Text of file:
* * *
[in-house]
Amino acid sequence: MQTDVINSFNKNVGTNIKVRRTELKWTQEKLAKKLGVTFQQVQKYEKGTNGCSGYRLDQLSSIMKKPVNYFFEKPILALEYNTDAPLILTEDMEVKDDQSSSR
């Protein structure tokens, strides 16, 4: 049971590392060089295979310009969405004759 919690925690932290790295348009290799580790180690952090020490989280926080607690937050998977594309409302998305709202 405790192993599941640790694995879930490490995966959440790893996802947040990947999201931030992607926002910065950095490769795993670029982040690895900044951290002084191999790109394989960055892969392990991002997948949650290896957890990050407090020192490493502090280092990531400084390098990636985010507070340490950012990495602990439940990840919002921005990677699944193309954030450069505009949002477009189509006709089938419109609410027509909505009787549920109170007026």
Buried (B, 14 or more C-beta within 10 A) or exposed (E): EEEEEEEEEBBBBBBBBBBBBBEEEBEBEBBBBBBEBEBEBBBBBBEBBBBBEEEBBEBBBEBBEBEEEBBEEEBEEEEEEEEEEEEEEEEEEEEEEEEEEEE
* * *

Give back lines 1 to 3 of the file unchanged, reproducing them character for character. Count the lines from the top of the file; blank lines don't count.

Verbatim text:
[in-house]
Amino acid sequence: MQTDVINSFNKNVGTNIKVRRTELKWTQEKLAKKLGVTFQQVQKYEKGTNGCSGYRLDQLSSIMKKPVNYFFEKPILALEYNTDAPLILTEDMEVKDDQSSSR
């Protein structure tokens, strides 16, 4: 049971590392060089295979310009969405004759 919690925690932290790295348009290799580790180690952090020490989280926080607690937050998977594309409302998305709202 405790192993599941640790694995879930490490995966959440790893996802947040990947999201931030992607926002910065950095490769795993670029982040690895900044951290002084191999790109394989960055892969392990991002997948949650290896957890990050407090020192490493502090280092990531400084390098990636985010507070340490950012990495602990439940990840919002921005990677699944193309954030450069505009949002477009189509006709089938419109609410027509909505009787549920109170007026």